**Toolbox:**

- The rank of a matrix A is equal to $r$ if (i) A has atleast one minor of order r that does not vanish (ii) every minor of order $r+1$ or higher vanishes. $ \rho (A)=r.$
- By elementary transformations, a matrix can by reduced to echelon ( or triangular form ) so that (i) Every row of A with all its entries being 0 occurs below every row with non-zero entries. (ii) The first non-zero entry in each non-zero row is 1. (iii) The number of zeros before the first non-zero element in a row is less than the number of zeros in the next row. The rank of the matrix in echelon form is equal to the number of non-zero rows.

Method 1

$A=\begin{bmatrix} 1 & 2 & -1 & 3 \\ 2 & 4 & 1 & -2 \\ 3 & 6 & 3 & -7 \end{bmatrix} $ is a $3$ x $4$ matrix.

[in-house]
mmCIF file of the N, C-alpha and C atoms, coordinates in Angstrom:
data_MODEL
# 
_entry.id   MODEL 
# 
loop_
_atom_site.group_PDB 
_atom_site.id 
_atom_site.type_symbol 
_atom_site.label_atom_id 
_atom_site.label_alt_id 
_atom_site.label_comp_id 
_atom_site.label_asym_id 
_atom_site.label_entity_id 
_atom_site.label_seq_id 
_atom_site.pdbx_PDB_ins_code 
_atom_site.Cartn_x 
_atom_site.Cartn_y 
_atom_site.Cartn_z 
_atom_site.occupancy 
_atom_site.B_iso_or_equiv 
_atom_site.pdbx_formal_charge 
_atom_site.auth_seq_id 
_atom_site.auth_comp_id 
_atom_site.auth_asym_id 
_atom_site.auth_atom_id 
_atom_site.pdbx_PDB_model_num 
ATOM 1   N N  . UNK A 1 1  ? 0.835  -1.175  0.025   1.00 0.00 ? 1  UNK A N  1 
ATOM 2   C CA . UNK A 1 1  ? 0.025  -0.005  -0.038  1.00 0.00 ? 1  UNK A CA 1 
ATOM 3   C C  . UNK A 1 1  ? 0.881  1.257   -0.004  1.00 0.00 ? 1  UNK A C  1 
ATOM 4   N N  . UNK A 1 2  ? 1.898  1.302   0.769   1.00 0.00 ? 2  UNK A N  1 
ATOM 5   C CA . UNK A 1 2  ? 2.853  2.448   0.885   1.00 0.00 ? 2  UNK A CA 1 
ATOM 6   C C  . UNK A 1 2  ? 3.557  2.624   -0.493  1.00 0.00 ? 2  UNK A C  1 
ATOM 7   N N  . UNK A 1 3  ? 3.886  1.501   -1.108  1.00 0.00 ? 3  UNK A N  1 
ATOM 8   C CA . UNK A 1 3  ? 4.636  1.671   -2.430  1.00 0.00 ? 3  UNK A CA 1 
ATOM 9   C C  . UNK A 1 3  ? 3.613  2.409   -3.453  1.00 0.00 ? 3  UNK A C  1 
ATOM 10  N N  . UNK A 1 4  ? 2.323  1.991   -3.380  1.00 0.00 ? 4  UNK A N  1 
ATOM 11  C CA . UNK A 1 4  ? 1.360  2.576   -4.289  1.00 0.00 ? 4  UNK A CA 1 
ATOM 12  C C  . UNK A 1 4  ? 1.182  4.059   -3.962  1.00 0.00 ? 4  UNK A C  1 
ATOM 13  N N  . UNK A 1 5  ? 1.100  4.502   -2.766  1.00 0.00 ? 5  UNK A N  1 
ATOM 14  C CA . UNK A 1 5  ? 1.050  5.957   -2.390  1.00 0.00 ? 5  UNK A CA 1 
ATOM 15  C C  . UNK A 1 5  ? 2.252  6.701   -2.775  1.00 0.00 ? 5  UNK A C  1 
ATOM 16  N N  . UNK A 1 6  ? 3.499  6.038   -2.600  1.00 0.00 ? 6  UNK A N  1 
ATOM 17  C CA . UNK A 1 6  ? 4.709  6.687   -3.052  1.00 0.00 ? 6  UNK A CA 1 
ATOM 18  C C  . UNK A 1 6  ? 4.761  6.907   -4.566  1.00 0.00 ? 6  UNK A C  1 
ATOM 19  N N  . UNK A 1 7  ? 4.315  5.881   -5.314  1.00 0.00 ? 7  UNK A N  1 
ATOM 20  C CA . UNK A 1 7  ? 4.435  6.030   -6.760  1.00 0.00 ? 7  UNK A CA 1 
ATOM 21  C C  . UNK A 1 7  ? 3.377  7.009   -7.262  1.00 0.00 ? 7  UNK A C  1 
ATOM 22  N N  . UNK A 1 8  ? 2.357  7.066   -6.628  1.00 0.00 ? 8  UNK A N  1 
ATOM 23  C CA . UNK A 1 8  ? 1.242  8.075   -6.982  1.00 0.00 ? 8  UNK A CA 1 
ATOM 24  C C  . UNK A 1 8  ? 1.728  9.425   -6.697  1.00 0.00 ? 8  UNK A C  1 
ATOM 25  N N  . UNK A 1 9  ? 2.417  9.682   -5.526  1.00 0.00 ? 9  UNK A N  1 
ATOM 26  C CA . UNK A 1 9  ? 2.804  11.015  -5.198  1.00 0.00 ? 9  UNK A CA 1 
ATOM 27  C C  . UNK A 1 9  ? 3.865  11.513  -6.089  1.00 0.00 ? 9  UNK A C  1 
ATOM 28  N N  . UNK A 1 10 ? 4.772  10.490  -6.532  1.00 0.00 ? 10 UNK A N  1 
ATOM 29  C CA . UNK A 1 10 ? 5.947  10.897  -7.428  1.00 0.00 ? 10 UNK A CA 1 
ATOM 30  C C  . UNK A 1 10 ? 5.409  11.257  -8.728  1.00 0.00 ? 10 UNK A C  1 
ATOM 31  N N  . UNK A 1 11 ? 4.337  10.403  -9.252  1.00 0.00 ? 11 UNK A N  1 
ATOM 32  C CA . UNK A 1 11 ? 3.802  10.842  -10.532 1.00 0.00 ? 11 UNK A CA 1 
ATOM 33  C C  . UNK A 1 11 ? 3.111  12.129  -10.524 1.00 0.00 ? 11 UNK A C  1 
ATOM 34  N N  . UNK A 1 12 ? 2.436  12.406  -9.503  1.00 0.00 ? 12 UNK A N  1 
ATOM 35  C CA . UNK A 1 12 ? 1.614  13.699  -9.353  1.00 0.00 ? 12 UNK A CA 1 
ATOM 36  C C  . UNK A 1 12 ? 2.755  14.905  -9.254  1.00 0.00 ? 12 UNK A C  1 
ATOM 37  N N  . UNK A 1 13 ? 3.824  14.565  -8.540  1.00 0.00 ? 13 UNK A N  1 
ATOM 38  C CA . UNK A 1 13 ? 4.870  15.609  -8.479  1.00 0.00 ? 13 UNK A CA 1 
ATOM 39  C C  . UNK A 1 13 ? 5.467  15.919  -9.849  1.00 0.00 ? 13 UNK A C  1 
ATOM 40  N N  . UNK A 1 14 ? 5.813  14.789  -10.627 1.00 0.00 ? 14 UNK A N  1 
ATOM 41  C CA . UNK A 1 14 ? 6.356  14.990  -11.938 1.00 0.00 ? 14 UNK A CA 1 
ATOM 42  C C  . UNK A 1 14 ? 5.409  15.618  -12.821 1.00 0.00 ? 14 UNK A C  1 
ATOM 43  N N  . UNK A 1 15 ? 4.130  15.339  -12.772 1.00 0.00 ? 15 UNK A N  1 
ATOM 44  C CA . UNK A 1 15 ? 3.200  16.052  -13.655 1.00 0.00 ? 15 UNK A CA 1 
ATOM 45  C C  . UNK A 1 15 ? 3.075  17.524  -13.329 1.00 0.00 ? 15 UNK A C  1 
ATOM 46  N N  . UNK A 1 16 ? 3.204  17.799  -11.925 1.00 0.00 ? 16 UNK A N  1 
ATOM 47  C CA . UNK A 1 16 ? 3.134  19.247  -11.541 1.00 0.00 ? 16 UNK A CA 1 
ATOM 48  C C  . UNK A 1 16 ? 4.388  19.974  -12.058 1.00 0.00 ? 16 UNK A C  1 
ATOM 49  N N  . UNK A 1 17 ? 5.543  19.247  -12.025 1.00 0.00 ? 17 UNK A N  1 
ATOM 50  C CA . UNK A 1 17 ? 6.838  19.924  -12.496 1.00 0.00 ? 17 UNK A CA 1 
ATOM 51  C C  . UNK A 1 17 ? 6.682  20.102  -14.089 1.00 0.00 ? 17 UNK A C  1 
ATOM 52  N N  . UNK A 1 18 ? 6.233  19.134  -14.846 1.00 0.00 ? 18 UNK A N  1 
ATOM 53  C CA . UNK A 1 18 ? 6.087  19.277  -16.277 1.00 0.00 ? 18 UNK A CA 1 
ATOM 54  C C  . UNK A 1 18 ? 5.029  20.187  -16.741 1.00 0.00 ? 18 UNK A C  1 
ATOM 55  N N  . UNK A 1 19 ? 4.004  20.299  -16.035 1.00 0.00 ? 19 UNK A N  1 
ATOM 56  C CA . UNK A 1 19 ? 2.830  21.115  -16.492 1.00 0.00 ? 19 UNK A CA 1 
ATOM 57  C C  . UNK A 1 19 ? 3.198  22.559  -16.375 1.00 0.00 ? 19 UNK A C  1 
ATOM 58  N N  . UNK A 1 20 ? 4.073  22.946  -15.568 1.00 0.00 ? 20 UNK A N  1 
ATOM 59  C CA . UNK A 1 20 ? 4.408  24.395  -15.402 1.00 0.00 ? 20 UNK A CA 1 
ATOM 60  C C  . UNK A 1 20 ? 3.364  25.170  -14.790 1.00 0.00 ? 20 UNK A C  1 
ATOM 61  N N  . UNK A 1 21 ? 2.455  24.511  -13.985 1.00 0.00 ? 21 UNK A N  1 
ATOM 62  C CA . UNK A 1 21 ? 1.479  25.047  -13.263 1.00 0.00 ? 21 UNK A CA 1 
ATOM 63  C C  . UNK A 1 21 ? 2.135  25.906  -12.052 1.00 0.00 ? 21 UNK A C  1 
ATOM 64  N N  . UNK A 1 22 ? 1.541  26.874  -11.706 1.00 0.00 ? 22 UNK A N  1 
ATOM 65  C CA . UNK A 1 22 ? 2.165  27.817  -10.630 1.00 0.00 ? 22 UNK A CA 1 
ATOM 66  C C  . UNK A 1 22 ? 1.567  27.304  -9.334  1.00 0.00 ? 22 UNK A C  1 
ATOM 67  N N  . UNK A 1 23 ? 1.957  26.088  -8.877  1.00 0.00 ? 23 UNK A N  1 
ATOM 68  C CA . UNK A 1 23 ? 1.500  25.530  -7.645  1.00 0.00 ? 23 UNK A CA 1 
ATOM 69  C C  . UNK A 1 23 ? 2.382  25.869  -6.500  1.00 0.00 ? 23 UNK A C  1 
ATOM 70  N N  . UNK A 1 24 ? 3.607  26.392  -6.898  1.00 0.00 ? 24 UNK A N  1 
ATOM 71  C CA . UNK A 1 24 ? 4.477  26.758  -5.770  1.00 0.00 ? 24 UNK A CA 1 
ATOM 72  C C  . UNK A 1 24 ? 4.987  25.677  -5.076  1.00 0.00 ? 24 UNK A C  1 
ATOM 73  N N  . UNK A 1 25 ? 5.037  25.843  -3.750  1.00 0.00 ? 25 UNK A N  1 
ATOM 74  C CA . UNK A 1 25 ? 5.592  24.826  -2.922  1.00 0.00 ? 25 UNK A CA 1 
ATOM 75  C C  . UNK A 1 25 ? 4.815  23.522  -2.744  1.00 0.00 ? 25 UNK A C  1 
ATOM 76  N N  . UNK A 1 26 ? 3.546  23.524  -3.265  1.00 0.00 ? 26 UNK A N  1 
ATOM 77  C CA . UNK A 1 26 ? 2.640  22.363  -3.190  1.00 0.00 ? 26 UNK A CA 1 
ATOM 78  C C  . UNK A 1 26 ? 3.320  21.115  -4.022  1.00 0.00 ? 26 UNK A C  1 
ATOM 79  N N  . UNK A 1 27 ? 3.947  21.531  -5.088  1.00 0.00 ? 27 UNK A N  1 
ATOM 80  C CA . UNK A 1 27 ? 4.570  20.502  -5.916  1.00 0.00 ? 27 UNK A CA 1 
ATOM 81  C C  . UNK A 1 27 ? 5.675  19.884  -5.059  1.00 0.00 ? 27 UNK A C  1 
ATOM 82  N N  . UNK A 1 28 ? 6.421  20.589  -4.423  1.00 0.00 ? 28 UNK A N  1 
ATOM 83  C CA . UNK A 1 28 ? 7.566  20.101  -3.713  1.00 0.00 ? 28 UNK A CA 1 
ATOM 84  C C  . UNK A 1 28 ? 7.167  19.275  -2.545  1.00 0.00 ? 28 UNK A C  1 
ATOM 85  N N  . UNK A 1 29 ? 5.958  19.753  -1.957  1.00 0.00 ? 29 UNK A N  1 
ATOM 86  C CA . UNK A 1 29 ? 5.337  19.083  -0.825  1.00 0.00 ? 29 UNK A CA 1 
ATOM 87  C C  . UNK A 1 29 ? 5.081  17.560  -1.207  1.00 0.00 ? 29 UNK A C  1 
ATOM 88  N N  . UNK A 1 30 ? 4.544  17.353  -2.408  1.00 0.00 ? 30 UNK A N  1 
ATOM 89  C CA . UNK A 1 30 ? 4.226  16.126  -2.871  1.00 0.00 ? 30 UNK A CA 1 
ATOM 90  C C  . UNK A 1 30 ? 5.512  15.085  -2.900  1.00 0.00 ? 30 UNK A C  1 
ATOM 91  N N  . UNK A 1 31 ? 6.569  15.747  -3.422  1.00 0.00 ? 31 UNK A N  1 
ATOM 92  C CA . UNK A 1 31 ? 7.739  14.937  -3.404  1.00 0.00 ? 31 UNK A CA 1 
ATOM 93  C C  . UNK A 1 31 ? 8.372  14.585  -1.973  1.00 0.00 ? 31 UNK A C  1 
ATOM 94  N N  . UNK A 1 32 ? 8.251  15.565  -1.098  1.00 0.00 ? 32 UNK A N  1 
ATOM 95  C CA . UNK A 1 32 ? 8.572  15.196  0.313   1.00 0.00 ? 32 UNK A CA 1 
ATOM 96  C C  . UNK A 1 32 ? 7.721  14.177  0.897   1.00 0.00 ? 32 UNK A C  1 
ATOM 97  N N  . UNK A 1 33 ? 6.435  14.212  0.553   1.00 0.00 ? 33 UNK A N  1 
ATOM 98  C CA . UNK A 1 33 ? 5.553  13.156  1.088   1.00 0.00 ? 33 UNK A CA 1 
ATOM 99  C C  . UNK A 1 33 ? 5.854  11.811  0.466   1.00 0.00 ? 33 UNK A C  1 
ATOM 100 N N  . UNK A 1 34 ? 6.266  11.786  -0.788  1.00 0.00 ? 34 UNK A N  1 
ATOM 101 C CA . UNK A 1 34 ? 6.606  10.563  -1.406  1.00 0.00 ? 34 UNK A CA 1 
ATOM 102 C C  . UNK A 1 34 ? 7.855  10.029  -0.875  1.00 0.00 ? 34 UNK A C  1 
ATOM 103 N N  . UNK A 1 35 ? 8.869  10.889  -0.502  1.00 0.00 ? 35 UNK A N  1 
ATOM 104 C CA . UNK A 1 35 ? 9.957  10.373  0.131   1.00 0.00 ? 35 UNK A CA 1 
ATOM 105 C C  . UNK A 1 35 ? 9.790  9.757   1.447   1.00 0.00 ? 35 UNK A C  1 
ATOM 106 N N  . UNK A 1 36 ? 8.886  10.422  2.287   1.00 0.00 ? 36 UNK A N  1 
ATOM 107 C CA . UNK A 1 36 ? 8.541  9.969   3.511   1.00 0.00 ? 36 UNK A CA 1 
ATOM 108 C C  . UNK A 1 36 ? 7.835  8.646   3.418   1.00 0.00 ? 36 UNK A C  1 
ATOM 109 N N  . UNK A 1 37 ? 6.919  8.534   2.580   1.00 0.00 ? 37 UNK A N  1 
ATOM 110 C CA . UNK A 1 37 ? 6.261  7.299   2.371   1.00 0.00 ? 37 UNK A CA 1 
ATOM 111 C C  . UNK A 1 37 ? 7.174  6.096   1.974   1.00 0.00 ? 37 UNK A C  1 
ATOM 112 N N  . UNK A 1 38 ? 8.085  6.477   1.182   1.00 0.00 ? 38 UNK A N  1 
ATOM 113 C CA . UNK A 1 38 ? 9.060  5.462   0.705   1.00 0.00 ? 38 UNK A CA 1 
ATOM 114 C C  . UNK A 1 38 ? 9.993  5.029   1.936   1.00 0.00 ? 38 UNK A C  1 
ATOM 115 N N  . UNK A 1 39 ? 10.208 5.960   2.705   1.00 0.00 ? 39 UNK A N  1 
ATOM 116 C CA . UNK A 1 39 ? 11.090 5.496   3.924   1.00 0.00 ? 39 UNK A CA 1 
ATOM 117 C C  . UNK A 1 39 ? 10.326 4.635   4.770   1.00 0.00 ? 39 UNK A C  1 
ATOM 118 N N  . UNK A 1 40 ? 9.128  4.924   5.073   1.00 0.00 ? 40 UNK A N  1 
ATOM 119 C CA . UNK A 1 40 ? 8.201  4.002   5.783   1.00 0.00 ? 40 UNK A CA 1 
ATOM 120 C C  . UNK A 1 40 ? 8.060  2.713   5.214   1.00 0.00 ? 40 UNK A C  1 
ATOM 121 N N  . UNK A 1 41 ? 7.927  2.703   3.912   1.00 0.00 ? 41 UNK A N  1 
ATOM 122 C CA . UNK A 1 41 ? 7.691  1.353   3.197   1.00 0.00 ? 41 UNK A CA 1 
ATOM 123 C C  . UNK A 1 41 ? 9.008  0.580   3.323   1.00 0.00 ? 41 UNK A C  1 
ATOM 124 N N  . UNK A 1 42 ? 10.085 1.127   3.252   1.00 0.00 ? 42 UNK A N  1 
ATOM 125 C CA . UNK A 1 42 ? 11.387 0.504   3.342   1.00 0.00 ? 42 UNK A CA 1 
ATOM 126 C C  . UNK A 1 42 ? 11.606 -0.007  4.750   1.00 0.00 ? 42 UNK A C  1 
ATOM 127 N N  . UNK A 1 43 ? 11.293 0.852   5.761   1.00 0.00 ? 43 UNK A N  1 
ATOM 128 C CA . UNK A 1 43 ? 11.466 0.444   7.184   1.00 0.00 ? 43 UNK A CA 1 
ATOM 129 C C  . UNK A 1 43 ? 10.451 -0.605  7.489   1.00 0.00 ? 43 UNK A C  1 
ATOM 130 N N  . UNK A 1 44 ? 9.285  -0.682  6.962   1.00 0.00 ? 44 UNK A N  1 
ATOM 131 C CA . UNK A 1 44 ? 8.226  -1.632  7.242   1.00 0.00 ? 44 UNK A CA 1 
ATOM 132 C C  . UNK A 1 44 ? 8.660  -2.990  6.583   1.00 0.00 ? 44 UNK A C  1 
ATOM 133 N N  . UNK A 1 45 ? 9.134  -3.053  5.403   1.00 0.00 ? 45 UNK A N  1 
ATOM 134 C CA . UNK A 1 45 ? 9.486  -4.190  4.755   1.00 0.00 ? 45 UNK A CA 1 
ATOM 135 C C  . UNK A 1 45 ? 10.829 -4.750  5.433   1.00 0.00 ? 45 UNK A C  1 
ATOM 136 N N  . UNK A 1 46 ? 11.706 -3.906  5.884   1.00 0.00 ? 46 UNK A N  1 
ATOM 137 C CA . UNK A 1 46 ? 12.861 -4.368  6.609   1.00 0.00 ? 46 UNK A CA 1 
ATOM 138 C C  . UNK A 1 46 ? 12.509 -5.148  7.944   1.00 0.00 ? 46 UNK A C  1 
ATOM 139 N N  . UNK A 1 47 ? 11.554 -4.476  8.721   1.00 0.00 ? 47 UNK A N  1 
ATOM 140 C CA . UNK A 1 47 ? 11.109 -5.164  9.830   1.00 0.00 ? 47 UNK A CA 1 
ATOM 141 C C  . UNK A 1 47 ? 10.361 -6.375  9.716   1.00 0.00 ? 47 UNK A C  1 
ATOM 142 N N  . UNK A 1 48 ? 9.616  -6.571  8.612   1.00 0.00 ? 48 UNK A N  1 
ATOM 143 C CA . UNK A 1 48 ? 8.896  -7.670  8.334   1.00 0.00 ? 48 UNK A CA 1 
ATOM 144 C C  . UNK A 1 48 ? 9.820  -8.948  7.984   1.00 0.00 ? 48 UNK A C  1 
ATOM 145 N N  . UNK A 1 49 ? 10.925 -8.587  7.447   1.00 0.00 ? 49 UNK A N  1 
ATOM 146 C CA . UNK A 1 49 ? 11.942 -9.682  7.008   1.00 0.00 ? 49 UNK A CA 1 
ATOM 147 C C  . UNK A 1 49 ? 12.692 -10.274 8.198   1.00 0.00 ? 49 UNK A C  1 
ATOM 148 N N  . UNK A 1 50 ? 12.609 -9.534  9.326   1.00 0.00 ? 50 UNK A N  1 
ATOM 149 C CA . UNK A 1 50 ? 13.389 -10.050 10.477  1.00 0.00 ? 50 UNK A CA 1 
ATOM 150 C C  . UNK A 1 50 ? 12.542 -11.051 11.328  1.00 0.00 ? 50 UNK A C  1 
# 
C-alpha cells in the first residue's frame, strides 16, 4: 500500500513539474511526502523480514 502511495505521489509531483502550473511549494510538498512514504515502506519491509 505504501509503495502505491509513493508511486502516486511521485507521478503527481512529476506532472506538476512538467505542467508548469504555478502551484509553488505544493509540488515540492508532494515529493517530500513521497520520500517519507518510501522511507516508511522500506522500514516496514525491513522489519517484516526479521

$ \therefore \rho(A) \leq 3$

The two order minors of A with $C_1$ and $C_2$ will vanish since the elements in $C_1$ and $C_2$ are proportional.

Consider the 3rd order minor

$ \begin{vmatrix} 1 & -1 & 3 \\ 2 & 1 & -2 \\ 3 & 3 & -7 \end{vmatrix} = 1(-7+6)+1(-14+6)+3(6-3)$

$ = -1-8+9=0$

Consider the 3rd order minor

$ \begin{vmatrix} 2 & -1 & 3 \\ 4 & 1 & -2 \\ 6 & 3 & -7 \end{vmatrix} = 2(-7+6)+1(-28+12)+3(12-6)$

$ -2-16+18=0$

All the 3rd order minors of A are zero.

$ \therefore \rho(A) \leq 2$

Consider the 2nd order minor $ \begin{vmatrix} 2 & -1 \\ 4 & 1 \end{vmatrix} = 2+4=6 \neq 0$

Since at least one 2nd order minor $ \neq 0, \rho(A) = 2$

Method 2

$A=\begin{bmatrix} 1 & 2 & -1 & 3 \\ 2 & 4 & 1 & -2 \\ 3 & 6 & 3 & -7 \end{bmatrix} \sim \begin{bmatrix} 1 & 2 & -1 & 3 \\ 0 & 0 & 3 & -8 \\ 0 & 0 & 6 & -16 \end{bmatrix} R_2 \rightarrow R_2-2R_1$

$ R_3 \rightarrow R_3-3R_1$

$ \sim \begin{vmatrix} 1 & 2 & -1 & 3 \\ 0 & 0 & 3 & -8 \\ 0 & 0 & 0 & 0 \end{vmatrix} R_3 \rightarrow R_3 - 2R_2$

The last equivalent matrix is in echelon form with 2 nonzero rows.

$ \therefore \rho(A) = 2$